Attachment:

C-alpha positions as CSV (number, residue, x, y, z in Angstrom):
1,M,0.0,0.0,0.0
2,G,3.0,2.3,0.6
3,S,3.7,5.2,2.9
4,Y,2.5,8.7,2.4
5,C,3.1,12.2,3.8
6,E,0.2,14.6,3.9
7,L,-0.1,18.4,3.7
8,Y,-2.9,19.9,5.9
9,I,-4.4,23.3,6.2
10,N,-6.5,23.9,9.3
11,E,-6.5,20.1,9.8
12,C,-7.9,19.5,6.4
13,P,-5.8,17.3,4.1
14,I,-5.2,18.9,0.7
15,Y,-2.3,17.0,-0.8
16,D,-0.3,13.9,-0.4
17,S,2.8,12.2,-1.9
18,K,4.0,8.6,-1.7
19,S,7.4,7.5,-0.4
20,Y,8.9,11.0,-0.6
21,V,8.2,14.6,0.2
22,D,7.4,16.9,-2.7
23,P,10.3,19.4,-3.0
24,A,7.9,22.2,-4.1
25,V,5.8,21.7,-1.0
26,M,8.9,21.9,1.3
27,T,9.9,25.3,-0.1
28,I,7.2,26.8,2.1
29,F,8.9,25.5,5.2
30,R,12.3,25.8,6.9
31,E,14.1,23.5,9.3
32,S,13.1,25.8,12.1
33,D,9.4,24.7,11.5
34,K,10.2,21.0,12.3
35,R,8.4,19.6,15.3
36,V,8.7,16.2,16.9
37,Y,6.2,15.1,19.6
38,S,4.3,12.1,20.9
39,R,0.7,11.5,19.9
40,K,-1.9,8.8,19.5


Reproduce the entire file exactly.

C-alpha positions as CSV (number, residue, x, y, z in Angstrom):
1,M,0.0,0.0,0.0
2,G,3.0,2.3,0.6
3,S,3.7,5.2,2.9
4,Y,2.5,8.7,2.4
5,C,3.1,12.2,3.8
6,E,0.2,14.6,3.9
7,L,-0.1,18.4,3.7
8,Y,-2.9,19.9,5.9
9,I,-4.4,23.3,6.2
10,N,-6.5,23.9,9.3
11,E,-6.5,20.1,9.8
12,C,-7.9,19.5,6.4
13,P,-5.8,17.3,4.1
14,I,-5.2,18.9,0.7
15,Y,-2.3,17.0,-0.8
16,D,-0.3,13.9,-0.4
17,S,2.8,12.2,-1.9
18,K,4.0,8.6,-1.7
19,S,7.4,7.5,-0.4
20,Y,8.9,11.0,-0.6
21,V,8.2,14.6,0.2
22,D,7.4,16.9,-2.7
23,P,10.3,19.4,-3.0
24,A,7.9,22.2,-4.1
25,V,5.8,21.7,-1.0
26,M,8.9,21.9,1.3
27,T,9.9,25.3,-0.1
28,I,7.2,26.8,2.1
29,F,8.9,25.5,5.2
30,R,12.3,25.8,6.9
31,E,14.1,23.5,9.3
32,S,13.1,25.8,12.1
33,D,9.4,24.7,11.5
34,K,10.2,21.0,12.3
35,R,8.4,19.6,15.3
36,V,8.7,16.2,16.9
37,Y,6.2,15.1,19.6
38,S,4.3,12.1,20.9
39,R,0.7,11.5,19.9
40,K,-1.9,8.8,19.5